As the cost of course materials in higher education has climbed to $1,250 a year for undergraduates ( view the Trends in College Pricing 2017 [PDF]) , educators across the United States are beginning to adopt Open Educational Resources (OER) to save students money and encourage student success. OER are openly licensed educational materials that are freely available online. However, using these resources doesn’t just save students money; it also gives educators the flexibility to edit their course materials and adopt new approaches to teaching. Here are a few ways you can get involved with Open Education:
Engaging in Open Educational Practices: As leaders in the Education Technology movement often emphasize, if you change your materials but none of your methods, you aren’t truly taking advantage of the resources available to you. Similarly, using Open Educational Resources in your courses might improve the cost of your class, but integrating OER effectively requires transforming your educational practices as well.
Robin DeRosa of Plymouth State University has integrated Open Educational Practices (OEP) into her teaching by getting her students involved in the process of creating Open Educational Resources. Her class created their online textbook, The Open Anthology of Earlier American Literature , by combining primary source texts with commentaries written and peer reviewed by students. Other educators have implemented OEP by having students create ancillary materials for their courses and editing Wikipedia articles. These are called non-disposable assignments, assignments that classes use and improve upon even after the first students to create them complete the course. You can read more examples of OEP in action from this Open Pedagogy Assignments Compilation GoogleDoc.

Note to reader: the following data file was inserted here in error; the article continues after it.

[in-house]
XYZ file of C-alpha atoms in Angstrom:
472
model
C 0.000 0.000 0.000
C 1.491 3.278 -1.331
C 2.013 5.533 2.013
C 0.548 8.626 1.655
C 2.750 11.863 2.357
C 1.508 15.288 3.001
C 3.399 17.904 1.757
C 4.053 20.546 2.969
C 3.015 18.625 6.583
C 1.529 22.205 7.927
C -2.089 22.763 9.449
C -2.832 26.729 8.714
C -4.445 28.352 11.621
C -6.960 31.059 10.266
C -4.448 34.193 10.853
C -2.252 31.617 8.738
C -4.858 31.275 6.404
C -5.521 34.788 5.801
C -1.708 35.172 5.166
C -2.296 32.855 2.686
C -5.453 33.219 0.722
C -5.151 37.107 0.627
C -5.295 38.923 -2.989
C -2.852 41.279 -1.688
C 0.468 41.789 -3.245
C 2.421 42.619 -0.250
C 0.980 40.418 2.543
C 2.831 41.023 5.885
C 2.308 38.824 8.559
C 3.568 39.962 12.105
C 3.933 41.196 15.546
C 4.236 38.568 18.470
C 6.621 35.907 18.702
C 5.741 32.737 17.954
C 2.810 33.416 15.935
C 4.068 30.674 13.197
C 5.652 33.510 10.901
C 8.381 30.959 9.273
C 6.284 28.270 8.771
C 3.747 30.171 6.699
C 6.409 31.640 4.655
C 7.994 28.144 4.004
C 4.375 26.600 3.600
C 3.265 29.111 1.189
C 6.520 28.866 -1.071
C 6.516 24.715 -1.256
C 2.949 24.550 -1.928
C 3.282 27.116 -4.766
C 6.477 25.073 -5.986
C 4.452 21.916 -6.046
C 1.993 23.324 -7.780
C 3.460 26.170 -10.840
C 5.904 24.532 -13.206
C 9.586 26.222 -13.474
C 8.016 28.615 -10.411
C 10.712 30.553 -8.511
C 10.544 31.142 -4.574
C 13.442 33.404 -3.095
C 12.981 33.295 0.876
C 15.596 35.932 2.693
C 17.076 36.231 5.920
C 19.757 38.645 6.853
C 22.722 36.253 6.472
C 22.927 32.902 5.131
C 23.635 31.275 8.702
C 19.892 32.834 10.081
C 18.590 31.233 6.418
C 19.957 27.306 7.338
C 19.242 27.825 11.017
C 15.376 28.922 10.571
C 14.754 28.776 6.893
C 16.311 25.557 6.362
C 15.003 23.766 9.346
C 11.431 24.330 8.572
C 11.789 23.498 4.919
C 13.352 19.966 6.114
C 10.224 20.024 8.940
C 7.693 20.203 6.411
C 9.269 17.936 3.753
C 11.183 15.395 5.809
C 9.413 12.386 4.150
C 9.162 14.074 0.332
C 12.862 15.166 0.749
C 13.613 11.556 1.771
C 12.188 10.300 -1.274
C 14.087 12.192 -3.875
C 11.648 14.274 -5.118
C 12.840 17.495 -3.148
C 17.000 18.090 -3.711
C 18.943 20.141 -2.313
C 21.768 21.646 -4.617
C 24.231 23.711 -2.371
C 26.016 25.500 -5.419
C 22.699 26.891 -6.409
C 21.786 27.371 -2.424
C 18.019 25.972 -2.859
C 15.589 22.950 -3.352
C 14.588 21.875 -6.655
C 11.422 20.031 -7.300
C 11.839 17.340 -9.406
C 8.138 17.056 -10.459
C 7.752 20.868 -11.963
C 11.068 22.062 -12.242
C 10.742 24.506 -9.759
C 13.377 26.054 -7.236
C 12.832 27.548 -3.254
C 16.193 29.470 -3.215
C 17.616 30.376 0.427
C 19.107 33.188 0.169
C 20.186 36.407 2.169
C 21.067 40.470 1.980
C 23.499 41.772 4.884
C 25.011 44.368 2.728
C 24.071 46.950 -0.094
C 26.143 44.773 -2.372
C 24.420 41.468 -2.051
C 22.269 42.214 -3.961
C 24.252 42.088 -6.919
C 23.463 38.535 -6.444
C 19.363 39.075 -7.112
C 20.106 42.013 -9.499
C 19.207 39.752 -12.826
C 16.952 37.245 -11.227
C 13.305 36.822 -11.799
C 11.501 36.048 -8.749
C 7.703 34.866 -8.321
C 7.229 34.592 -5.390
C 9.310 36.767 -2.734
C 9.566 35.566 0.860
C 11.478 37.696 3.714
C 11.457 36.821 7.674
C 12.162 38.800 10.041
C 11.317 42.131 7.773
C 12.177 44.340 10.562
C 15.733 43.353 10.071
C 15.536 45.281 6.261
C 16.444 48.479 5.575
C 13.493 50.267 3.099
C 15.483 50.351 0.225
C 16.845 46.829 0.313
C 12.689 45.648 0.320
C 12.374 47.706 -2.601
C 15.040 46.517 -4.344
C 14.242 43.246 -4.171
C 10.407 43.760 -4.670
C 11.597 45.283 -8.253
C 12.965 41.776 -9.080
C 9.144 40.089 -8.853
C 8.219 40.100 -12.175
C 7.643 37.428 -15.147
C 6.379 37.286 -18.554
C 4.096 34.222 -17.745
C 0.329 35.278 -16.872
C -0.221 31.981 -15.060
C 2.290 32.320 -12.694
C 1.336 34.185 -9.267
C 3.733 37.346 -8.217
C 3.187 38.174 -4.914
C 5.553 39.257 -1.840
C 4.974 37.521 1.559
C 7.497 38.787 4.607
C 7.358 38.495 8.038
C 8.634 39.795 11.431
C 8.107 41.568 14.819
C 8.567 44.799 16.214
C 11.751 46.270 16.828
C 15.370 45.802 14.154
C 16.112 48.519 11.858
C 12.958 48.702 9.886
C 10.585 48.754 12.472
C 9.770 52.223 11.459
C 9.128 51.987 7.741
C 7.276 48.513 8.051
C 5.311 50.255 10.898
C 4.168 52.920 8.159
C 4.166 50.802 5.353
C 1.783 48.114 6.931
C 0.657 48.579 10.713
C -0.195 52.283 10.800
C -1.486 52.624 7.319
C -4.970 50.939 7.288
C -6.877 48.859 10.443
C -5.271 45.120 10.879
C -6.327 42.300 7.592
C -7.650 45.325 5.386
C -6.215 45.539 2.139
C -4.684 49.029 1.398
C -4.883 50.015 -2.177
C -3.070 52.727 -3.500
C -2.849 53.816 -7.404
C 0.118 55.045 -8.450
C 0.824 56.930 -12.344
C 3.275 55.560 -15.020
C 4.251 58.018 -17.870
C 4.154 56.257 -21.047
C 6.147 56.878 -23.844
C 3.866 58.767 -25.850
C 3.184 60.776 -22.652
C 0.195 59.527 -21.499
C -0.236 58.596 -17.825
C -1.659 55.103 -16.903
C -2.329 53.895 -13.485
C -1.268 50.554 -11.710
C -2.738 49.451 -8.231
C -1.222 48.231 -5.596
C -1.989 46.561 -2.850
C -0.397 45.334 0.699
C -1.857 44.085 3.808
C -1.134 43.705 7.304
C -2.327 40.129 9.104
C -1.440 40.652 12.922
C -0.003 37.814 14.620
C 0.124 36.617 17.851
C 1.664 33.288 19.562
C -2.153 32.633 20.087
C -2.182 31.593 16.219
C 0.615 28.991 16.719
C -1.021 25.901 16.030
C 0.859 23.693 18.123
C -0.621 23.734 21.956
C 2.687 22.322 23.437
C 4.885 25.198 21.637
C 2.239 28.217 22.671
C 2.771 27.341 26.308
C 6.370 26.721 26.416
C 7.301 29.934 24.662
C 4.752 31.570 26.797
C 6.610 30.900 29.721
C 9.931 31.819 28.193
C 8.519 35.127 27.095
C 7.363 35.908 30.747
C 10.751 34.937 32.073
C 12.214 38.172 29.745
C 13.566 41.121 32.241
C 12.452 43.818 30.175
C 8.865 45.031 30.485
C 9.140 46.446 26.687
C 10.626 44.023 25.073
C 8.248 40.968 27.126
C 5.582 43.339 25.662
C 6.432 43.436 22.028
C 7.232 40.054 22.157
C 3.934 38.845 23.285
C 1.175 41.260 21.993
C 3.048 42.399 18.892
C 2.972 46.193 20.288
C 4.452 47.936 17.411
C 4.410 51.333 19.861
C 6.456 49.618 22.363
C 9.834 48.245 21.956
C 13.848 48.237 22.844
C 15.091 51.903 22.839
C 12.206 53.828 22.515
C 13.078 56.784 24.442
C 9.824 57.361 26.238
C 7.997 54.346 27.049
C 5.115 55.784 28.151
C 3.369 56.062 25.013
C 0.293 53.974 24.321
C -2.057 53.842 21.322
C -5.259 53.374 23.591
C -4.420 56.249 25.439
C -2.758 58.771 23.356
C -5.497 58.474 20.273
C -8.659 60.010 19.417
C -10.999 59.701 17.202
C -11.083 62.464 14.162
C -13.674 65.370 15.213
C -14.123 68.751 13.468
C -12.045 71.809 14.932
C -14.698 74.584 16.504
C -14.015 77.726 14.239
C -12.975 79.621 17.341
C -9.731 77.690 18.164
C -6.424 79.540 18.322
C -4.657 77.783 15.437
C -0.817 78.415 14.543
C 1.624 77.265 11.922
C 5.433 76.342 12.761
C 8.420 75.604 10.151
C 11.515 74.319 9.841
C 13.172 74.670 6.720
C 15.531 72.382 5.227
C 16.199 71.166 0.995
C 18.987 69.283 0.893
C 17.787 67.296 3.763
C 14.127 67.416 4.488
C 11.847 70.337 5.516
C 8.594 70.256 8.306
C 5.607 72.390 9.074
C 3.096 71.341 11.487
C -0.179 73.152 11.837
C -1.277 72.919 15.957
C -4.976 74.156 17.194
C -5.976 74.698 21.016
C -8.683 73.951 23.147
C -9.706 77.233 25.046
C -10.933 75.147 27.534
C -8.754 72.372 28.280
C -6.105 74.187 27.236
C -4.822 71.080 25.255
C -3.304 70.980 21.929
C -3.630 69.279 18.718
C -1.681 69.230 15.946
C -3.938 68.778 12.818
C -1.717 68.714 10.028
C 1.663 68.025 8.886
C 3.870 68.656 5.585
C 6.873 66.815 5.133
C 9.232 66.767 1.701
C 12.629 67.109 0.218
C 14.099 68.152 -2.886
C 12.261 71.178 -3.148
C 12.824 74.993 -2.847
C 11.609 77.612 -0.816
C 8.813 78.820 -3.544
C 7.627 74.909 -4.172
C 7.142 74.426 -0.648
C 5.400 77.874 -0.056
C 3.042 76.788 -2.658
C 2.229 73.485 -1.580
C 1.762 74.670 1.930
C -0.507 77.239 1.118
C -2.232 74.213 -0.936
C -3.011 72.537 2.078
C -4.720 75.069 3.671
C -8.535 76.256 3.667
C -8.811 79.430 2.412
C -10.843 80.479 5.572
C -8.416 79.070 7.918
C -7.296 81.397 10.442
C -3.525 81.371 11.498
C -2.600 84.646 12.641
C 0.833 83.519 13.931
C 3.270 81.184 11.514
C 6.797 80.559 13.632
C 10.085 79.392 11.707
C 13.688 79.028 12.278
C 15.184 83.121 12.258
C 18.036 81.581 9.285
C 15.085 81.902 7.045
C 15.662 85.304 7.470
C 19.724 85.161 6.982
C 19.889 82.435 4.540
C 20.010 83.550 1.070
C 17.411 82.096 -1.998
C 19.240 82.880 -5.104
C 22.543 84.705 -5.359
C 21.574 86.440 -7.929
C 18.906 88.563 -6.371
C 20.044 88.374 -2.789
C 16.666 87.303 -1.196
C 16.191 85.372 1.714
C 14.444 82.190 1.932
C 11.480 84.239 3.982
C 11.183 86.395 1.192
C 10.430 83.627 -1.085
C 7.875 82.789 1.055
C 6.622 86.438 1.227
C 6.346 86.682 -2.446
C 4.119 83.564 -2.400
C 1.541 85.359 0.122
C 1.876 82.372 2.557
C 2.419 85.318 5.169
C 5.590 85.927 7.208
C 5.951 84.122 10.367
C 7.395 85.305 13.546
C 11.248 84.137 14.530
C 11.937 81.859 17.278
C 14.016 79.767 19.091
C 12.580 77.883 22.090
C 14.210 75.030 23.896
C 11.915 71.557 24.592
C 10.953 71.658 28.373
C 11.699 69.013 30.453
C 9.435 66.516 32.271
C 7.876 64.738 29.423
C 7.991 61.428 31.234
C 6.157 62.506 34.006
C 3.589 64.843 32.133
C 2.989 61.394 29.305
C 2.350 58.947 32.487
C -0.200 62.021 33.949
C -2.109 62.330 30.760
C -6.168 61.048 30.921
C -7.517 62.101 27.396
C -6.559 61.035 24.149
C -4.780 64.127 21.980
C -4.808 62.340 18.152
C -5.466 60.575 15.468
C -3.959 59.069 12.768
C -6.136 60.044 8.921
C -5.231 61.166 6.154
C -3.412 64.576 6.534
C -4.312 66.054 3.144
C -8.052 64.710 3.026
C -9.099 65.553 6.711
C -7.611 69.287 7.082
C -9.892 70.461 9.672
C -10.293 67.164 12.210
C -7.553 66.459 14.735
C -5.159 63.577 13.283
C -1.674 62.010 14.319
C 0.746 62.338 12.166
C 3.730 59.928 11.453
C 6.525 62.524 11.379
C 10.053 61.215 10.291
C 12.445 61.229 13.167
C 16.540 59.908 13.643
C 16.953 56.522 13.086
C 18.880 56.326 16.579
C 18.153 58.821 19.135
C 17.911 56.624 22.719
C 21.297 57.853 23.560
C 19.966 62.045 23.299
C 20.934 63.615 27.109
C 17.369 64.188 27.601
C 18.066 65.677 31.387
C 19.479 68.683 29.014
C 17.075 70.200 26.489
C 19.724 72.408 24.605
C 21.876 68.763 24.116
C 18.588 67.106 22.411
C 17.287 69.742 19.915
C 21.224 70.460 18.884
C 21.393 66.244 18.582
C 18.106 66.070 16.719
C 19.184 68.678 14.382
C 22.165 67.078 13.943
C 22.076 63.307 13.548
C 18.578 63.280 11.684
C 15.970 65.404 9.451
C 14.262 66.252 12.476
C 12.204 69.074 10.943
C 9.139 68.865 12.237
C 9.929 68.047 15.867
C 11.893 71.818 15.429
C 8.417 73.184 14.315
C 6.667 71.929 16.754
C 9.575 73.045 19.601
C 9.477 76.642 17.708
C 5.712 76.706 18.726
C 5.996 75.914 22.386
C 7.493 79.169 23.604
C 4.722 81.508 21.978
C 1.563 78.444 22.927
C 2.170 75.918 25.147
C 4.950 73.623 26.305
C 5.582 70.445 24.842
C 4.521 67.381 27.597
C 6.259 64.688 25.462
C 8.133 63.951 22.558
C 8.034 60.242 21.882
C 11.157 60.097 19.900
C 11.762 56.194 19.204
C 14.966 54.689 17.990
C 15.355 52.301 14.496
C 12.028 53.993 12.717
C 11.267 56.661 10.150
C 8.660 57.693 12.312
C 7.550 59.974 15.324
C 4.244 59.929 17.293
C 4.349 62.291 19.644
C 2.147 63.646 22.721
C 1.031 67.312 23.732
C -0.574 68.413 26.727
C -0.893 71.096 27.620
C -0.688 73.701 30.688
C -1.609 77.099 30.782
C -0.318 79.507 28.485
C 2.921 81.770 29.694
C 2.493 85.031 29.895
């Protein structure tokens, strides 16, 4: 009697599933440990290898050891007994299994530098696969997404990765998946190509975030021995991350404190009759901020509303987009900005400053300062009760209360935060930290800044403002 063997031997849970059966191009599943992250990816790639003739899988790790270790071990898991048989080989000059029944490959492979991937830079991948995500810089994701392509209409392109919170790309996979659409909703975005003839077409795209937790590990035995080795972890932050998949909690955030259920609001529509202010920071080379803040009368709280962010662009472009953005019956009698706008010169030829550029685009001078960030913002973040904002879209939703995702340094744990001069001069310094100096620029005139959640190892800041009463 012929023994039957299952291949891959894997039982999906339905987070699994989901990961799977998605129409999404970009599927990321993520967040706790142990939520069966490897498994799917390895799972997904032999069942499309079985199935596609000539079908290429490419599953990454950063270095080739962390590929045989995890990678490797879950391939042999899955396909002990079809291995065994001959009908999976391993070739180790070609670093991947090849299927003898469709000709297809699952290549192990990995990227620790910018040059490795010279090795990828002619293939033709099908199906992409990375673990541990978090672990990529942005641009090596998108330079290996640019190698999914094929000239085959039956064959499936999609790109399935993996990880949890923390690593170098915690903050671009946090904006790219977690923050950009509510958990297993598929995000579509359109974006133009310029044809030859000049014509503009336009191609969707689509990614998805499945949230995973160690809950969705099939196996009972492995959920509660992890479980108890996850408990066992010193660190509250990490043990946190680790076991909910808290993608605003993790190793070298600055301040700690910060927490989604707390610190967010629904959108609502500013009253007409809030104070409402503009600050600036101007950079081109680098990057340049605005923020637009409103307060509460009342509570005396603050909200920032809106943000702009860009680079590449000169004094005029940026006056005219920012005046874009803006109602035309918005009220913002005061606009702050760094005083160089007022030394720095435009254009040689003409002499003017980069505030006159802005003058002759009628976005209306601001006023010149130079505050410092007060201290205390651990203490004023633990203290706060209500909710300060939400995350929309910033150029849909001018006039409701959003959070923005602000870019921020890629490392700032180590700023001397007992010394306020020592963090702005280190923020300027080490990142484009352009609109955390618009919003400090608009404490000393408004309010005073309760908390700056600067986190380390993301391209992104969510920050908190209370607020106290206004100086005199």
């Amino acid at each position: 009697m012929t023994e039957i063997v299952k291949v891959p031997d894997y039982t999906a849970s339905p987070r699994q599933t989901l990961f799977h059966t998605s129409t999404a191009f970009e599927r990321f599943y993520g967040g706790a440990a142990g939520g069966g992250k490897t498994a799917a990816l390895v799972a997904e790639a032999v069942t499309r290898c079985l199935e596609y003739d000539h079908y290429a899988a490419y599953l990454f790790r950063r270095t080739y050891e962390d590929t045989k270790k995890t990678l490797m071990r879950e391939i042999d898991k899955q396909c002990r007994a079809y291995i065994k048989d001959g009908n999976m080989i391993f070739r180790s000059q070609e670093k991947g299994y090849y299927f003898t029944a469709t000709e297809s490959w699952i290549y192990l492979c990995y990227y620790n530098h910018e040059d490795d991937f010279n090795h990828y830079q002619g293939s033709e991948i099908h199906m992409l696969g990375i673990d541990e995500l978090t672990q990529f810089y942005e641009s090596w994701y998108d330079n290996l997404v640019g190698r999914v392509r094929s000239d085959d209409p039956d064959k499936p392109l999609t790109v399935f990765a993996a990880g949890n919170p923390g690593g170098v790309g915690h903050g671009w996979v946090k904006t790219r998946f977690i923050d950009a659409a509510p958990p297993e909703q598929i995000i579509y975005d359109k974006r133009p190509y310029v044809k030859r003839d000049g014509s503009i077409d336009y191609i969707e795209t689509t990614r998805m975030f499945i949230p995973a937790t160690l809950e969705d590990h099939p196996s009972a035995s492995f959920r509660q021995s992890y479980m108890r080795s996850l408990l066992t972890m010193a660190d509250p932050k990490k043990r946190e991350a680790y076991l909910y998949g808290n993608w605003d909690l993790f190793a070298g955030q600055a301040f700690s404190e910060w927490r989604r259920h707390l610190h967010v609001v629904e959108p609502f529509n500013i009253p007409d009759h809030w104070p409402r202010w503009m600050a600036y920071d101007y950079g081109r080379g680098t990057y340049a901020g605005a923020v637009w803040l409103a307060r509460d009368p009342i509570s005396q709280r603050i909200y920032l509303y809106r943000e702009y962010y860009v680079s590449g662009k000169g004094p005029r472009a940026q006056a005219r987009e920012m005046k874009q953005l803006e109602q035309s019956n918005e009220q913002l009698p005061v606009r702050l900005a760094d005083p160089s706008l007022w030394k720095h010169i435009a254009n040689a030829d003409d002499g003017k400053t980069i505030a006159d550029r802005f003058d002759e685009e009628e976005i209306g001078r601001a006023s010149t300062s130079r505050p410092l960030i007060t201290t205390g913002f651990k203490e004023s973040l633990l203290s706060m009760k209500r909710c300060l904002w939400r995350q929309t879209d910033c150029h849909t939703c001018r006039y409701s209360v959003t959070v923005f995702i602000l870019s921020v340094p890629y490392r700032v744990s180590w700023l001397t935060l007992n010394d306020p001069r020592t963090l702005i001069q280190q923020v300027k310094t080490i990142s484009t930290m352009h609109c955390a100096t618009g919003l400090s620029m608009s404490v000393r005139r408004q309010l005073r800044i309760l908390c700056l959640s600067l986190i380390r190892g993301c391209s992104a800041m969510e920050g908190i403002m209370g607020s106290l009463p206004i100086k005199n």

Sharing you own course materials openly: Another way you can get involved in Open Education is by openly licensing and sharing the materials you already use in your courses. Sharing your lesson plans, syllabi, and lecture slides can be a great introduction to how Open Education works, and it can help other instructors in your field find resources that might be useful in their courses as well. Consider sharing your course materials in an OER repository or collaborating with other instructors to write a new open textbook in your discipline on the Rebus Active Open Textbook Projects forum . There are plenty of options available if you are interested in sharing or creating OER.
Applying for an ISU Miller Open Education Mini-Grant : If you have a resource you’re currently creating or want to explore options for integrating OER into your class, you might want to consider applying for an ISU Miller Open Education Mini-grant. SVPP, CELT and the University Library have partnered to create this Mini-Grant program to provide funding for instructors at Iowa State who are interested in integrating OER into their teaching. Grants can cover adopting an existing OER, updating open materials, or even creating new OER for your class. Applications are currently open for the 2018/2019 school year and proposals are due April 15 th , 2018. To learn more about this mini-grant process, visit the ISU Miller Open Education Mini-Grants website.
Whether you are interested in improving course affordability, sharing your work with other educators, or adopting new pedagogical practices, Open Education provides opportunities you might be interested in pursuing. To learn more about these topics and more, register to attend the Workshop, Miller Open Education Mini-Grants Q&A (Mar. 5, 12:10-1 p.m.) via the Learn@ISU website , visit the University Library’s Guide to Open Educational Resources website or contact Abbey Elder, Open Access & Scholarly Communication Librarian, at email@example.com